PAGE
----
By employing a separation-based assay detection platform, researchers can successfully develop challenging assays for lipid-modifying enzymes in a rapid time frame. This approach allows researchers to measure the activity of enzymes with low kinetic activity and enzymes that cannot be analyzed on existing platforms. Compared to conventional plate-based assay technologies, separations allow for quantitation of each component and are less prone to interferences, yielding a greater degree of certainty in the result.
The separation-based approach offers greater flexibility in attaching a tag anywhere on a substrate, which, in turn, speeds development time. Also, separation-based assays provide ratiometric analysis of substrate to product, which allows sensitive detection of low conversion levels, thus ideal for real-time kinetics.
Based on microparallel liquid chromatography (µPLC), Nanostream (www.nanostream.com) developed the Nanostream LD System, a detection platform for assays throughout the screening process—from target characterization through to lead optimization. µPLC miniaturizes liquid chromatography by enabling 24 simultaneous separations and real-time UV and fluorescence detection. By operating in a truly parallel fashion, µPLC allows for the analysis of more samples in less time, which eliminates throughput bottlenecks.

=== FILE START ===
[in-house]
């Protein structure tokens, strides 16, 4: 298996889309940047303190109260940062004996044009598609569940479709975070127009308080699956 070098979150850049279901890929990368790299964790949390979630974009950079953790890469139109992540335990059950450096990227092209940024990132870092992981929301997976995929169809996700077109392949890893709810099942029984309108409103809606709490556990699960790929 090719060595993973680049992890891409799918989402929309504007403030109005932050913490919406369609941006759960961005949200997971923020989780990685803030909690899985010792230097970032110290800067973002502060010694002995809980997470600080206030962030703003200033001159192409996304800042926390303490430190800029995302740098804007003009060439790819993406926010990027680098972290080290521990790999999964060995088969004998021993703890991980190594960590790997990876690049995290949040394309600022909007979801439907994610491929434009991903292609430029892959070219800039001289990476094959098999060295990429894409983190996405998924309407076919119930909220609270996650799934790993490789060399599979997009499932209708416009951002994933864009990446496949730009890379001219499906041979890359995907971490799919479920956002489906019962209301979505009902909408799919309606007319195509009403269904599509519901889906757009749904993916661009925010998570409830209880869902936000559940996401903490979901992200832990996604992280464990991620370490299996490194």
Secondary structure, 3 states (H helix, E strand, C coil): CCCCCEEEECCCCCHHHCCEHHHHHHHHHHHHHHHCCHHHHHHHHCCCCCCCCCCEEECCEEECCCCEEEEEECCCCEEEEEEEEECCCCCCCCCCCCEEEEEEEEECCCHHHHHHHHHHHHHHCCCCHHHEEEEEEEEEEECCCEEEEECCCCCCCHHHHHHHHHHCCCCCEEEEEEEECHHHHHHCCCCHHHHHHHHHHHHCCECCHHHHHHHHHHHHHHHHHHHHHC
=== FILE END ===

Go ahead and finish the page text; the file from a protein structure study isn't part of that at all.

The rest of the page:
With the Nanostream LD System, researchers can analyze a large number of compounds, increase the number of replicates or conditions used in a study, and reduce solvent consumption and mixed waste generation. Also, the Nanostream LD System integrates with existing workflow and employs commercially available reagents and consumables.
The Nanostream LD System is ideal for developing and screening lipid-modifying enzyme. Method development is simple and iterative with the Nanostream LD System since researchers can optimize conditions for enzyme assays quickly and in parallel, thereby shortening the assay-development time from months to days while achieving higher quality data. By analyzing 24 samples simultaneously, researchers can employ a matrix-based, multiparameter testing approach to define optimal concentrations of buffer constituents, substrates, co-factors, and incubation times.